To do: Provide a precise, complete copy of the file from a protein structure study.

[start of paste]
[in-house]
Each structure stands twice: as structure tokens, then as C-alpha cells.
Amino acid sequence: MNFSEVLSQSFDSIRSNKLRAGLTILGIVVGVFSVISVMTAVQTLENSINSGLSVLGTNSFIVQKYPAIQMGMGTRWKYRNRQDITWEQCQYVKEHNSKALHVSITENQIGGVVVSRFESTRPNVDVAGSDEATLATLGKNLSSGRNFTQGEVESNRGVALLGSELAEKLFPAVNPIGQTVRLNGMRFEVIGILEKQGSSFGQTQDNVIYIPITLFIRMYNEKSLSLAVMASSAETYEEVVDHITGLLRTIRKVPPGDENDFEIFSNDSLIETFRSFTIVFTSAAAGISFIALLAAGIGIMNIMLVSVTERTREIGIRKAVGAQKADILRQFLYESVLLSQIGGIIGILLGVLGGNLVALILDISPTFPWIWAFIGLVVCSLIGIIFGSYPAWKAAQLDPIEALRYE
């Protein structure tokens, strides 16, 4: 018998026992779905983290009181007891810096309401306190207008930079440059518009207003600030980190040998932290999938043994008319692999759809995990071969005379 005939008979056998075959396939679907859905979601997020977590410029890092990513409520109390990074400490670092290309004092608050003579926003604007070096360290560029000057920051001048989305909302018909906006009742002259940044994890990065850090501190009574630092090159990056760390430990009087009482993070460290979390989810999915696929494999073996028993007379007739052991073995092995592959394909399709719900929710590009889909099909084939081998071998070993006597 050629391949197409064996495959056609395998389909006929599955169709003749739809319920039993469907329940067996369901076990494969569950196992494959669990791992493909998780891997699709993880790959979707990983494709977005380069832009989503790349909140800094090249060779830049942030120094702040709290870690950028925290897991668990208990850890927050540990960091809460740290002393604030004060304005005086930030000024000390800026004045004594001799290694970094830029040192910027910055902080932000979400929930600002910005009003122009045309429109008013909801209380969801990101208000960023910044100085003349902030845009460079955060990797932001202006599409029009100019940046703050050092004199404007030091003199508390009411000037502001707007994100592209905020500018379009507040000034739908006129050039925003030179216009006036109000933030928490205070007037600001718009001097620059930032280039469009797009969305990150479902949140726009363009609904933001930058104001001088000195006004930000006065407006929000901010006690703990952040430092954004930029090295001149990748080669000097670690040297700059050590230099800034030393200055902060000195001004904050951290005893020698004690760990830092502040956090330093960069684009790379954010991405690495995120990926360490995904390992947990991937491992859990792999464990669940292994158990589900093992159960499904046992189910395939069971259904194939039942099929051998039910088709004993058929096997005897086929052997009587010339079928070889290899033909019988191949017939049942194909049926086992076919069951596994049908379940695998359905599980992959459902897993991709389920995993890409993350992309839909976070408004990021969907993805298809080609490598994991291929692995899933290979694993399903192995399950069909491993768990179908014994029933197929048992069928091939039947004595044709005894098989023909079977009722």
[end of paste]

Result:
[in-house]
Each structure stands twice: as structure tokens, then as C-alpha cells.
Amino acid sequence: MNFSEVLSQSFDSIRSNKLRAGLTILGIVVGVFSVISVMTAVQTLENSINSGLSVLGTNSFIVQKYPAIQMGMGTRWKYRNRQDITWEQCQYVKEHNSKALHVSITENQIGGVVVSRFESTRPNVDVAGSDEATLATLGKNLSSGRNFTQGEVESNRGVALLGSELAEKLFPAVNPIGQTVRLNGMRFEVIGILEKQGSSFGQTQDNVIYIPITLFIRMYNEKSLSLAVMASSAETYEEVVDHITGLLRTIRKVPPGDENDFEIFSNDSLIETFRSFTIVFTSAAAGISFIALLAAGIGIMNIMLVSVTERTREIGIRKAVGAQKADILRQFLYESVLLSQIGGIIGILLGVLGGNLVALILDISPTFPWIWAFIGLVVCSLIGIIFGSYPAWKAAQLDPIEALRYE
């Protein structure tokens, strides 16, 4: 018998026992779905983290009181007891810096309401306190207008930079440059518009207003600030980190040998932290999938043994008319692999759809995990071969005379 005939008979056998075959396939679907859905979601997020977590410029890092990513409520109390990074400490670092290309004092608050003579926003604007070096360290560029000057920051001048989305909302018909906006009742002259940044994890990065850090501190009574630092090159990056760390430990009087009482993070460290979390989810999915696929494999073996028993007379007739052991073995092995592959394909399709719900929710590009889909099909084939081998071998070993006597 050629391949197409064996495959056609395998389909006929599955169709003749739809319920039993469907329940067996369901076990494969569950196992494959669990791992493909998780891997699709993880790959979707990983494709977005380069832009989503790349909140800094090249060779830049942030120094702040709290870690950028925290897991668990208990850890927050540990960091809460740290002393604030004060304005005086930030000024000390800026004045004594001799290694970094830029040192910027910055902080932000979400929930600002910005009003122009045309429109008013909801209380969801990101208000960023910044100085003349902030845009460079955060990797932001202006599409029009100019940046703050050092004199404007030091003199508390009411000037502001707007994100592209905020500018379009507040000034739908006129050039925003030179216009006036109000933030928490205070007037600001718009001097620059930032280039469009797009969305990150479902949140726009363009609904933001930058104001001088000195006004930000006065407006929000901010006690703990952040430092954004930029090295001149990748080669000097670690040297700059050590230099800034030393200055902060000195001004904050951290005893020698004690760990830092502040956090330093960069684009790379954010991405690495995120990926360490995904390992947990991937491992859990792999464990669940292994158990589900093992159960499904046992189910395939069971259904194939039942099929051998039910088709004993058929096997005897086929052997009587010339079928070889290899033909019988191949017939049942194909049926086992076919069951596994049908379940695998359905599980992959459902897993991709389920995993890409993350992309839909976070408004990021969907993805298809080609490598994991291929692995899933290979694993399903192995399950069909491993768990179908014994029933197929048992069928091939039947004595044709005894098989023909079977009722």